It was small consolation for a major champion with bigger things on her mind at the start of this ISPS Handa Women’s Australian Open.
But at the close of what had clearly been a frustrating week at Royal Adelaide, Hannah Green at least had the "honor" of finishing low-Aussie. Her closing round of 74 for an aggregate of 286, six-under par, saw the West Australian - currently ranked 22 in the world - finish T-13, eight shots behind the triumphant Inbee Park.
Still, any sense of disappointment must be tempered by the knowledge that such a score is far from poor playing over four days. Especially on a top-class course with the wind such a significant factor. But when you are the reigning Women’s PGA champion, expectations - both from within and from others - inevitably rise. So, while this was solid stuff from Green, she left the premises in philosophical mood with regard to both her overall finish and her play in the blustery conditions that prevailed on day four.
“I felt like I hit good shots, but I made bad club choices and got myself in a bit of a pickle more than once,” she said.
“That wasn’t difficult to do today though. It was windier today than it has been all week and the greens are definitely firming up. So it wasn’t easy. I don’t know what course Inbee was playing. It is tough out there. And I did scramble well on the back-nine. So in the end I’m happy enough with my one-over finish.”
Indeed, it is difficult to be too hard on Green, whose still-new status brought with it a new level of attention both on and off the course. Inundated with media requests, she fulfilled every one with her usual easy smile. Few have a more amiable disposition, one that attracts autograph hunters - small children in particular - in droves.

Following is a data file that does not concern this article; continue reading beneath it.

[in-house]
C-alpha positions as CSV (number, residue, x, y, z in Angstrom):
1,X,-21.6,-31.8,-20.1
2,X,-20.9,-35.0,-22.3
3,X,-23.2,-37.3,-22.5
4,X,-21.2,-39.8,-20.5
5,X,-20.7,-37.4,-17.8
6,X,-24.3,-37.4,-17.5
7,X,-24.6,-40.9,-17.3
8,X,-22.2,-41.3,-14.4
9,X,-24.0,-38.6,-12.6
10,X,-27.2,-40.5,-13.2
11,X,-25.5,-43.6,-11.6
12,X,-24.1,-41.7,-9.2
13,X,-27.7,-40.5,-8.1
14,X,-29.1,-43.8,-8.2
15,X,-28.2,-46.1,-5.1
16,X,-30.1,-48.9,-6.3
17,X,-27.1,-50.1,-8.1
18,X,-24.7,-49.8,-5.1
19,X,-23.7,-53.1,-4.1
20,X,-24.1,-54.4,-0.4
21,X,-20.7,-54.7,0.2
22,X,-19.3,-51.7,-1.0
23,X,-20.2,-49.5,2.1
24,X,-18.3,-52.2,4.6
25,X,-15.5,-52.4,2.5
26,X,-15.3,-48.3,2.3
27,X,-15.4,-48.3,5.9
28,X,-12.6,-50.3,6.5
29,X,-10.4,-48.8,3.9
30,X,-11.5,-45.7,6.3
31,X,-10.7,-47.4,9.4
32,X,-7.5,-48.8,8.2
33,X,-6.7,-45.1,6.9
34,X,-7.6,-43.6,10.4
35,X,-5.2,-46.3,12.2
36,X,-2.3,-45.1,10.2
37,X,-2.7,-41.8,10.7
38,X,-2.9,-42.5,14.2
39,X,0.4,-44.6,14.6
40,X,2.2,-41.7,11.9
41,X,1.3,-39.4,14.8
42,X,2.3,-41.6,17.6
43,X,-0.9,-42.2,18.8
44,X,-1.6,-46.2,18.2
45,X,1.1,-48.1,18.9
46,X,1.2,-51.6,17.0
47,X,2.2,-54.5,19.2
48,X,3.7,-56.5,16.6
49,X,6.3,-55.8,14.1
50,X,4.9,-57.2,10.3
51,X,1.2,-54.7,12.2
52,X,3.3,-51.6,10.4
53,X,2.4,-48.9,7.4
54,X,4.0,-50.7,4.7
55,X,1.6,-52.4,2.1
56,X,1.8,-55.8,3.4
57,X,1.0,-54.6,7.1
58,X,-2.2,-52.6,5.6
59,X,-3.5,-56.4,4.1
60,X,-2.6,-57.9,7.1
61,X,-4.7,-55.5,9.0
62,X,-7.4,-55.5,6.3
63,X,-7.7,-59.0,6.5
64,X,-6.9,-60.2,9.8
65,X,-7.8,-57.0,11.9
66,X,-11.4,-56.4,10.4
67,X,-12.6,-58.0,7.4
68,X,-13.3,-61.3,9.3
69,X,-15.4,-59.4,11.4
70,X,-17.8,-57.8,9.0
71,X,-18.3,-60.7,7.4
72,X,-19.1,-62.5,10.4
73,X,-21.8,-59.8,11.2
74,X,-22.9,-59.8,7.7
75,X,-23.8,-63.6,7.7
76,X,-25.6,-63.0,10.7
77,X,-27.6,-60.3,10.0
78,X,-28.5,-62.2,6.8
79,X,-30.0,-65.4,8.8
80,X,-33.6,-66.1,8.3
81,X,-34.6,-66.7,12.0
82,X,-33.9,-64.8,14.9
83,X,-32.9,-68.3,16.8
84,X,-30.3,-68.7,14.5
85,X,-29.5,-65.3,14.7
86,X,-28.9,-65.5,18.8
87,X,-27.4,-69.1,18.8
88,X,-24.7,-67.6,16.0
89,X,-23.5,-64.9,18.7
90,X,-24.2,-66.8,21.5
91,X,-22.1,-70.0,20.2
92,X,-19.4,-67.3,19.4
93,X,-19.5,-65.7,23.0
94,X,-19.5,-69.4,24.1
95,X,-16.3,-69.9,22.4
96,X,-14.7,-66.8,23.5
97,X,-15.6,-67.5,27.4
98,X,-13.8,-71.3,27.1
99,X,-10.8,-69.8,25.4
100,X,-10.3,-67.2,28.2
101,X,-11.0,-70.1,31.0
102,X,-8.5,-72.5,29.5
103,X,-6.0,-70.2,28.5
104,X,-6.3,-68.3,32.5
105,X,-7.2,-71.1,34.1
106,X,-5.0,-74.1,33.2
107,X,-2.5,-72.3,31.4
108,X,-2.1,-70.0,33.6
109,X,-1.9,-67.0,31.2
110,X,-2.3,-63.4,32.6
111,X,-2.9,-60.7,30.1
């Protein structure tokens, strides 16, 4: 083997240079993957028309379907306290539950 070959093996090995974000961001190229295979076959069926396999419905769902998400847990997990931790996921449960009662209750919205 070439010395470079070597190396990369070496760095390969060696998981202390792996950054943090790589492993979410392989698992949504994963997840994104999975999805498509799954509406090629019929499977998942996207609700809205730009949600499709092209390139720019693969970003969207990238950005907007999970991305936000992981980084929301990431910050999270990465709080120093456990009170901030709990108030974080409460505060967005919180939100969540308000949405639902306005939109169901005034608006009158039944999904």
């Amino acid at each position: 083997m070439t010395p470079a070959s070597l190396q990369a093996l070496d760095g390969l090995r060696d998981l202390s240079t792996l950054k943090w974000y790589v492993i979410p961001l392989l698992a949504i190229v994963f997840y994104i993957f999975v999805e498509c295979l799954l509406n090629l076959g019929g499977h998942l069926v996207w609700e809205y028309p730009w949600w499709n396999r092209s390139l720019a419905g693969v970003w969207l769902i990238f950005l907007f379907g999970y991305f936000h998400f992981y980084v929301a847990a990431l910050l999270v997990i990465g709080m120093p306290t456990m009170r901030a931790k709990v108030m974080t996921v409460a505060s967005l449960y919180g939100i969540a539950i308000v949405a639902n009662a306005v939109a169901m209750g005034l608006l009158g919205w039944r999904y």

The minutes after Green holed out on Royal Adelaide’s 18th green were typical in that respect. Leaving the scorer’s area, she posed for a stream of selfies, signed all kinds of paraphernalia and even received a hand-written - in crayon - message from a diminutive admirer. Which came as no surprise. As Green walked towards that final green, a small boy was heard to chant her name over and over. There is no doubting the breadth of her appeal.
“Getting as much attention as I have this week is definitely something you need to get used to,’ she said with a smile. “Last week at the Vic Open it felt like my face was everywhere. That’s something I haven’t experienced before. But it is a good thing to feel a bit of pressure. When you do that, it’s clear that it means something to you. This is one of my favourite events so I’m happy to have posted a decent score. And that has a lot to do with the fact that I have so many people here supporting me.
“I’m also happy that the week is almost done,” she admitted. “It’s been a long few days and I’m very tired. Which may seem a bit odd because I can’t wait to do it all again. I don’t really mind talking to the media. I know a lot of girls freeze up, especially those for whom English is not their first language. That’s perfectly understandable. But I’m happy to promote golf in Australia in any way I can. And I guess it’s always a good thing when the media want to talk to you.”
All of which was the verbal climax to a day that had started well enough. An early birdie at the par-5 second had promised much for the 23-year old. But three bogeys in the next five holes put paid to any lingering hopes of a late challenge to the seemingly relentless Park. Thereafter, Green - only the third Aussie woman to win a major - steadied. The shot she dropped on the par-3 7th turned out to be her final bogey of the week. But only a single birdie followed, a sign perhaps of the inevitable fatigue she was feeling.
Never mind, with the cancellation of the next two LPGA events because of the spreading coronavirus in Asia, a week off beckons in Melbourne in the company of fellow LPGA pro, Su Oh.
“Then it’s back to Perth for a few weeks before my next event in Phoenix,” said Green. “I was really looking forward to the next two events. I’ve never been to Thailand or Singapore. But it would have been a tough stretch after such a busy two weeks down here and with the heat to contend with. So it might not be the worst thing for me personally. I do need some time off.”